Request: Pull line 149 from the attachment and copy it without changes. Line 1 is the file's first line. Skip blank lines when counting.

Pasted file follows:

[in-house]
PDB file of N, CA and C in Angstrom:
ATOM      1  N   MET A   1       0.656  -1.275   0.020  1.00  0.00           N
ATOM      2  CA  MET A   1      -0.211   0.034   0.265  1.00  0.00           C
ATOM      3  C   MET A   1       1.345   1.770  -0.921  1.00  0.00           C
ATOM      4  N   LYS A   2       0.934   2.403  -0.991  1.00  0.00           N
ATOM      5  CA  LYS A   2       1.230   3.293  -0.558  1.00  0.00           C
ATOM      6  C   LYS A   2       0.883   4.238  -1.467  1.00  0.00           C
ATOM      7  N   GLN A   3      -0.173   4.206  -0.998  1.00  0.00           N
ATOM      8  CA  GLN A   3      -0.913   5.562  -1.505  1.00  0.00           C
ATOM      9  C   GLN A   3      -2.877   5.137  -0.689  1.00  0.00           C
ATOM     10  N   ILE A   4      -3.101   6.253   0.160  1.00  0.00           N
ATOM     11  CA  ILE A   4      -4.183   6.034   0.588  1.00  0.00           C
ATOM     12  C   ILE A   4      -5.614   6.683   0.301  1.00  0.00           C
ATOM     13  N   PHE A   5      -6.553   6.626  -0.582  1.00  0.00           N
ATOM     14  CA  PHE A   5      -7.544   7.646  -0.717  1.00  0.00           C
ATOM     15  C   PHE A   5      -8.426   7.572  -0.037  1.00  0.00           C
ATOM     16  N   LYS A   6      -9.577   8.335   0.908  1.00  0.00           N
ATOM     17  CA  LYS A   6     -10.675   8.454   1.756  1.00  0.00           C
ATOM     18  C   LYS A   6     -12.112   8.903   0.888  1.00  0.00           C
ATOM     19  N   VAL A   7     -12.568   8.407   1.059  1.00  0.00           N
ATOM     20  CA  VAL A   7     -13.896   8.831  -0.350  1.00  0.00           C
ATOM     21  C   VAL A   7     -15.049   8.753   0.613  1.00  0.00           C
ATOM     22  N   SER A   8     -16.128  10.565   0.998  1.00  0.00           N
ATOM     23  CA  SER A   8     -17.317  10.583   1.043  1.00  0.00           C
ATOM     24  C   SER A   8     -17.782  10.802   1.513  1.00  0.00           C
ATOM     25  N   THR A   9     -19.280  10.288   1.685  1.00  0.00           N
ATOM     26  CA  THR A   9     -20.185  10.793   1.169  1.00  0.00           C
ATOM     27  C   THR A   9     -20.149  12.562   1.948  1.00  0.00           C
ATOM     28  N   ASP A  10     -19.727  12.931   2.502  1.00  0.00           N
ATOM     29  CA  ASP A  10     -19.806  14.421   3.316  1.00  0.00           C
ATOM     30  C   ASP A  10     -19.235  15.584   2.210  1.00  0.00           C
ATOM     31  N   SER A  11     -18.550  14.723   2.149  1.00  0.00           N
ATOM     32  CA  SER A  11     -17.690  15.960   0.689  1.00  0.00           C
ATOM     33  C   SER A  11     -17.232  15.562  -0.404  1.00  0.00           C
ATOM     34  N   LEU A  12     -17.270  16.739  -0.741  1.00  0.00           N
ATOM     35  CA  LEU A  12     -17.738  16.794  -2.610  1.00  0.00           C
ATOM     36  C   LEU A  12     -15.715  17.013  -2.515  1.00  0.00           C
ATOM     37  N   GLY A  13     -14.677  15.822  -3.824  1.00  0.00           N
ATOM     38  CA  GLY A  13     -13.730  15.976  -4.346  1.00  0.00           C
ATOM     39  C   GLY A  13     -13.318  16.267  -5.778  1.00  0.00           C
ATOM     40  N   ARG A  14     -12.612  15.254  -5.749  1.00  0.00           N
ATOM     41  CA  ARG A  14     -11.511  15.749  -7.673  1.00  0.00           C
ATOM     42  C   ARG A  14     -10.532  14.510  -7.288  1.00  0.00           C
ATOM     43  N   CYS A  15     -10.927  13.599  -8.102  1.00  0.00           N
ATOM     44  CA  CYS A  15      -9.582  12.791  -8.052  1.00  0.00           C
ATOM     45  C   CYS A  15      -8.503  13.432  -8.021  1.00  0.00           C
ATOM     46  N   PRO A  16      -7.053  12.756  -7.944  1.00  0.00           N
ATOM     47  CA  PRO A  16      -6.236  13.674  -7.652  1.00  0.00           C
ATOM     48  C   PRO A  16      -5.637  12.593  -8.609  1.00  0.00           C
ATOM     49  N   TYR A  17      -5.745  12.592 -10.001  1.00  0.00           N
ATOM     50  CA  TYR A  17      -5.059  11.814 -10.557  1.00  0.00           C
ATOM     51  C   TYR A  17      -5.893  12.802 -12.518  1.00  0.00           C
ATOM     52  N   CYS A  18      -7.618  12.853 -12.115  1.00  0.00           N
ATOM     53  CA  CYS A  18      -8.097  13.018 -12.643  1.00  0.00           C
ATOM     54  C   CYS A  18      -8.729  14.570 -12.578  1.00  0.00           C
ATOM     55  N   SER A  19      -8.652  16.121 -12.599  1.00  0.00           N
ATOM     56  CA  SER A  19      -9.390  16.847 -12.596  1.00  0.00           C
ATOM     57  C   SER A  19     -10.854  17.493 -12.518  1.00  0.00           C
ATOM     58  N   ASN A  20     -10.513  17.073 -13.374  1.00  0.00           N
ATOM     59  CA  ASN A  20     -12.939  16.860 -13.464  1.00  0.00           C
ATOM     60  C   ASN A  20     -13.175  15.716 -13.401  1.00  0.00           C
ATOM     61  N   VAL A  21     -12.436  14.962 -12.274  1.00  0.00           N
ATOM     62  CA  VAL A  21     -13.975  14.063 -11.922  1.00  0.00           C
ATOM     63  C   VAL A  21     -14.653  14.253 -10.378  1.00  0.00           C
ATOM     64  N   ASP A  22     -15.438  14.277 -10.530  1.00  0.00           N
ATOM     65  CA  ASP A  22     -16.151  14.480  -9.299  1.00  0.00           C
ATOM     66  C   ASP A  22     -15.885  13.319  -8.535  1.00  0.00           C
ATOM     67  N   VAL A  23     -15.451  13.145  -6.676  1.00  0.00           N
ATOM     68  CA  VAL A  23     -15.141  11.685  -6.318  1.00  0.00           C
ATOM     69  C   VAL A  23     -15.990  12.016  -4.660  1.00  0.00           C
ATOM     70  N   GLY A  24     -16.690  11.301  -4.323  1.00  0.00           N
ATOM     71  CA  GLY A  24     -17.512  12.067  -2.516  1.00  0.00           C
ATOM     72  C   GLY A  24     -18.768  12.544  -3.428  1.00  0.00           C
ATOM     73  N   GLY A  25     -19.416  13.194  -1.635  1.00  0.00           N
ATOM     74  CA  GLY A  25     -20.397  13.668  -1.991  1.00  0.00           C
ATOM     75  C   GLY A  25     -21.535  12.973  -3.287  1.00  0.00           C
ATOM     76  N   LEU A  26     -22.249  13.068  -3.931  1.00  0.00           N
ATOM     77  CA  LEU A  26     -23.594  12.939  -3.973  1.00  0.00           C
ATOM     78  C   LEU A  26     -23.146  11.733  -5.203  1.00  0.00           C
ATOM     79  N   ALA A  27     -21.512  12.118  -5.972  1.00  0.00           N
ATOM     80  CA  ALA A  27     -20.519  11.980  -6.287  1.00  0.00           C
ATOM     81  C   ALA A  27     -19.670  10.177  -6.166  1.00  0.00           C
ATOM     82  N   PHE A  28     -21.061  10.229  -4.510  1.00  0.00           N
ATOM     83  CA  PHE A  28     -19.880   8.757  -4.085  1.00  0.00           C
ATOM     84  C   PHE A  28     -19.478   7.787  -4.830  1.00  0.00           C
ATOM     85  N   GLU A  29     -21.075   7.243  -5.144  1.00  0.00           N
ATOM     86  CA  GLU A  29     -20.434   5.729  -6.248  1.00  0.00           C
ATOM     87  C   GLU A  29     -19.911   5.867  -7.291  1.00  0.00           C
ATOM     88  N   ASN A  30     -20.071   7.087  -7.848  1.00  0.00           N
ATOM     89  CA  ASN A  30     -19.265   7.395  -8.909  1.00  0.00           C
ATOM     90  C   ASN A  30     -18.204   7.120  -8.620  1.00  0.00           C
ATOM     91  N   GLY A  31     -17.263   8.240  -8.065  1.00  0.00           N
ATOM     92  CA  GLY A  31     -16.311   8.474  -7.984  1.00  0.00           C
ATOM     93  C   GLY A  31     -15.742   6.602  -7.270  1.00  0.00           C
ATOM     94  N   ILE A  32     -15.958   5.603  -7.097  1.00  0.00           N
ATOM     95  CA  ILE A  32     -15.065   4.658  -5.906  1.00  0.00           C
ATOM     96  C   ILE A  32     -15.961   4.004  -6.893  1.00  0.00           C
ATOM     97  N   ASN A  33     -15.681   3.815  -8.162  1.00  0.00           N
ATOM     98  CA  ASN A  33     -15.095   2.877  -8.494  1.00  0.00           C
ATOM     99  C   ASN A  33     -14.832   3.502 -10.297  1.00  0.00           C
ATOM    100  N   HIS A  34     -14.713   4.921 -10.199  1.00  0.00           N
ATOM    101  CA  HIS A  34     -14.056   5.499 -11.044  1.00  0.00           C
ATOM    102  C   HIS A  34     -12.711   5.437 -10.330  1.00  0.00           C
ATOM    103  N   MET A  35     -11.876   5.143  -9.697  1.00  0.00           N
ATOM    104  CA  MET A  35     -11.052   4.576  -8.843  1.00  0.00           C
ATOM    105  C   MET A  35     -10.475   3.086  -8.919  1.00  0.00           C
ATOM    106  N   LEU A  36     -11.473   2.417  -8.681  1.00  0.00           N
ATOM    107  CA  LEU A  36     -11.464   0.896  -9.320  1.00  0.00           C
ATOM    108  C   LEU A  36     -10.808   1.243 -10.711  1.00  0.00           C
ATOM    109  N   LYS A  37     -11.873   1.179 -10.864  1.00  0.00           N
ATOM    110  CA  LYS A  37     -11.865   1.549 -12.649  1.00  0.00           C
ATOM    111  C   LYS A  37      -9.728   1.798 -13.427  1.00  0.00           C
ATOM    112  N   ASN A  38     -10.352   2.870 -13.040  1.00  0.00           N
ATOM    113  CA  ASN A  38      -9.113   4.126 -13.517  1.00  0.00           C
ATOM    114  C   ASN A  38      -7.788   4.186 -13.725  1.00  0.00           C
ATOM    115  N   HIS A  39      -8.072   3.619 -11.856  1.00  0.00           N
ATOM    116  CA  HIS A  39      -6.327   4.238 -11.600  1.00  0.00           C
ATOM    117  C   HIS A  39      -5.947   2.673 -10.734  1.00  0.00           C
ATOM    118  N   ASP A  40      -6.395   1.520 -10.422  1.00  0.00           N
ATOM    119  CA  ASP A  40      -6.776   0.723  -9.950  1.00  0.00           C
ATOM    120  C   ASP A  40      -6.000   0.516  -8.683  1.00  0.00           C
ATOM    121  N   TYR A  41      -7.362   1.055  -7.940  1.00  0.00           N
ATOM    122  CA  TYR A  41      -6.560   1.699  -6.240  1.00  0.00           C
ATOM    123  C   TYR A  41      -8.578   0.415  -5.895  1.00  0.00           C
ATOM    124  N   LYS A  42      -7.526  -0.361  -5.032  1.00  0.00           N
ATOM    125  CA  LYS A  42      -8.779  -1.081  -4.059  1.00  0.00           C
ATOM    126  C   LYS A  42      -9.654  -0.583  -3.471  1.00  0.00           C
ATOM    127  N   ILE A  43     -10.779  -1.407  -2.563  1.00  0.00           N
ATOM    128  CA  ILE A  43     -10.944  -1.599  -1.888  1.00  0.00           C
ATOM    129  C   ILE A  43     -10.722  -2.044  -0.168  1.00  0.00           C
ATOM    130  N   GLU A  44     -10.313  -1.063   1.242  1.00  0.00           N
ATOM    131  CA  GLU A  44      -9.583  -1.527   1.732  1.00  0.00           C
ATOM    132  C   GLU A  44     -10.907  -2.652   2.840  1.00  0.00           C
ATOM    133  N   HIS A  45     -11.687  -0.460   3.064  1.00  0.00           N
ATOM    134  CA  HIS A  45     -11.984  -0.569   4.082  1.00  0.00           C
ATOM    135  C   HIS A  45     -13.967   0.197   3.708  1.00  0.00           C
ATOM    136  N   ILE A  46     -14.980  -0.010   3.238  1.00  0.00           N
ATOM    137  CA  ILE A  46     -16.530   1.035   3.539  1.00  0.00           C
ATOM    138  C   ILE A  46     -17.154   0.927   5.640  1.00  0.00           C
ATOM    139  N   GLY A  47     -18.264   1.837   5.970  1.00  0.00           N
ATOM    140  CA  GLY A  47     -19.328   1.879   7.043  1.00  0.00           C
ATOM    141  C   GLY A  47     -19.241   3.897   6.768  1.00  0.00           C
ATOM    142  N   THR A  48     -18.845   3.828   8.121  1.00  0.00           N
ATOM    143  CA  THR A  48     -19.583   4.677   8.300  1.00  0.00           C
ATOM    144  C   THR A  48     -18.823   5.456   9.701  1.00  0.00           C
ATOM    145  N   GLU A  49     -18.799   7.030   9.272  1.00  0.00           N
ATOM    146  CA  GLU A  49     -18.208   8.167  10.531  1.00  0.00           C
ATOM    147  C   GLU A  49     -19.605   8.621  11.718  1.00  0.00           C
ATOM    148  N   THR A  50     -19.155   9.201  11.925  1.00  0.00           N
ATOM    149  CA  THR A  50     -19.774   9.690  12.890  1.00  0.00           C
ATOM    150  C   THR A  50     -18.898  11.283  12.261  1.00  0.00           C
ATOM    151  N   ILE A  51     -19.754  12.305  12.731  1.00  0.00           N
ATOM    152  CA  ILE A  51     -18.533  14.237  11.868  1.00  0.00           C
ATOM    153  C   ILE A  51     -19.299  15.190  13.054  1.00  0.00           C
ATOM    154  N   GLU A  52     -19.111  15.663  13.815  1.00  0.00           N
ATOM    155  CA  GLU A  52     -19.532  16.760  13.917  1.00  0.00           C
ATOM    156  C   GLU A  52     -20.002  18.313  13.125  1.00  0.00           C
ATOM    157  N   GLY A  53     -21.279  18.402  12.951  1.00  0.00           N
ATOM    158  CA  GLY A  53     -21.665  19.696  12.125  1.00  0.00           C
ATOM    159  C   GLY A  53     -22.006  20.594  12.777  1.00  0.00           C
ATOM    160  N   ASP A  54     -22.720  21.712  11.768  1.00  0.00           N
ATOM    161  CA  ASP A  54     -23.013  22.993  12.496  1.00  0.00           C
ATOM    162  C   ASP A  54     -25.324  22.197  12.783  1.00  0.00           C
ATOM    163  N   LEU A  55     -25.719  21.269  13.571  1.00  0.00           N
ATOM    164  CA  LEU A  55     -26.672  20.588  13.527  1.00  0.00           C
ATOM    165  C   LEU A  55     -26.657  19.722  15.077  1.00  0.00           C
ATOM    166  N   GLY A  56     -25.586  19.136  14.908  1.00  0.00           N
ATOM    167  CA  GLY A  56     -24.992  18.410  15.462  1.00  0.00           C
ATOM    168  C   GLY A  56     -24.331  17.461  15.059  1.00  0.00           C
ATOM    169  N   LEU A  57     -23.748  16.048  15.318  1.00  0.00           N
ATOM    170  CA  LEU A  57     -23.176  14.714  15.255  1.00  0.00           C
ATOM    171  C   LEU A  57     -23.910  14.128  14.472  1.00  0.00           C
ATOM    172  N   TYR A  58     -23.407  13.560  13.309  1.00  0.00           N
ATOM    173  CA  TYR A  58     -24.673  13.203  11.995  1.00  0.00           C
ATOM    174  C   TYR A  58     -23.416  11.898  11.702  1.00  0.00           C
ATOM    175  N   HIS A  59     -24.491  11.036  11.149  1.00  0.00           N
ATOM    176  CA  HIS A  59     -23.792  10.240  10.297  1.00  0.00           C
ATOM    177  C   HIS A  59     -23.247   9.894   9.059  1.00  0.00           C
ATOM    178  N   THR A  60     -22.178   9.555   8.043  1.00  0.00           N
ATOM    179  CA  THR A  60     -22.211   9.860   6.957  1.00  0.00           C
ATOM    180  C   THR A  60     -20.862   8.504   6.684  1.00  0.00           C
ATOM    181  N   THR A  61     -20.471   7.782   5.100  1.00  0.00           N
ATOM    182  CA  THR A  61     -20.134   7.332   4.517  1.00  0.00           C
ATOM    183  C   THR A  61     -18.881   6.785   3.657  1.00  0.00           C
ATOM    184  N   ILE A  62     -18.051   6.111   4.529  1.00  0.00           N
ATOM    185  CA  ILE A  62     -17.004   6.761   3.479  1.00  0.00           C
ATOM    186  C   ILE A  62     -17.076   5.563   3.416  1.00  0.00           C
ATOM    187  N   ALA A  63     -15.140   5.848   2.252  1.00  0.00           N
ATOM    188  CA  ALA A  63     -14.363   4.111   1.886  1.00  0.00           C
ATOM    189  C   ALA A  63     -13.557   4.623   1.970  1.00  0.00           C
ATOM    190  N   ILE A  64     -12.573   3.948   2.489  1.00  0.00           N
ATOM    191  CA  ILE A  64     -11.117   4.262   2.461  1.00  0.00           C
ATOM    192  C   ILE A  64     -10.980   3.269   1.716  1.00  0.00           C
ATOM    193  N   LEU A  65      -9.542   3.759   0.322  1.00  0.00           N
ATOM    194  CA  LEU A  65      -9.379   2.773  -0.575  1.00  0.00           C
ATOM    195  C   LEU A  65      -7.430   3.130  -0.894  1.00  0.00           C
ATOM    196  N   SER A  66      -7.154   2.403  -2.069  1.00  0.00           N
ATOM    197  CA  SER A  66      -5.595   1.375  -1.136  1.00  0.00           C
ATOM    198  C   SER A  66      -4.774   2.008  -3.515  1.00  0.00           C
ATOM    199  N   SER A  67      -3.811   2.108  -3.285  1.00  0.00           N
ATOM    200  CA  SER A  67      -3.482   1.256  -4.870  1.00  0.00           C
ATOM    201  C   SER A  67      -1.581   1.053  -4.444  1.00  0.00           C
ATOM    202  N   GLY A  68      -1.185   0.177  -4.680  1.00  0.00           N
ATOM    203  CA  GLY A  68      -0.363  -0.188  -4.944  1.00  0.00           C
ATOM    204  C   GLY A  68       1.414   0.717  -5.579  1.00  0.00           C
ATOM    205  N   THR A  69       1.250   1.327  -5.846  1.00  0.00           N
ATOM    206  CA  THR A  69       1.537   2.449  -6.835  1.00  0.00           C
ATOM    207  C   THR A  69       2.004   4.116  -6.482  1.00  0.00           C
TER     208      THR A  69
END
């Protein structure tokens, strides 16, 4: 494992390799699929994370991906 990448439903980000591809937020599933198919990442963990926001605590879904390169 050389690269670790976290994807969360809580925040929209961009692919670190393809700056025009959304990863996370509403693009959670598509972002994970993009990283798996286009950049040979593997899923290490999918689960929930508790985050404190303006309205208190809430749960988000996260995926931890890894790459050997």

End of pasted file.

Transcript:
ATOM    147  C   GLU A  49     -19.605   8.621  11.718  1.00  0.00           C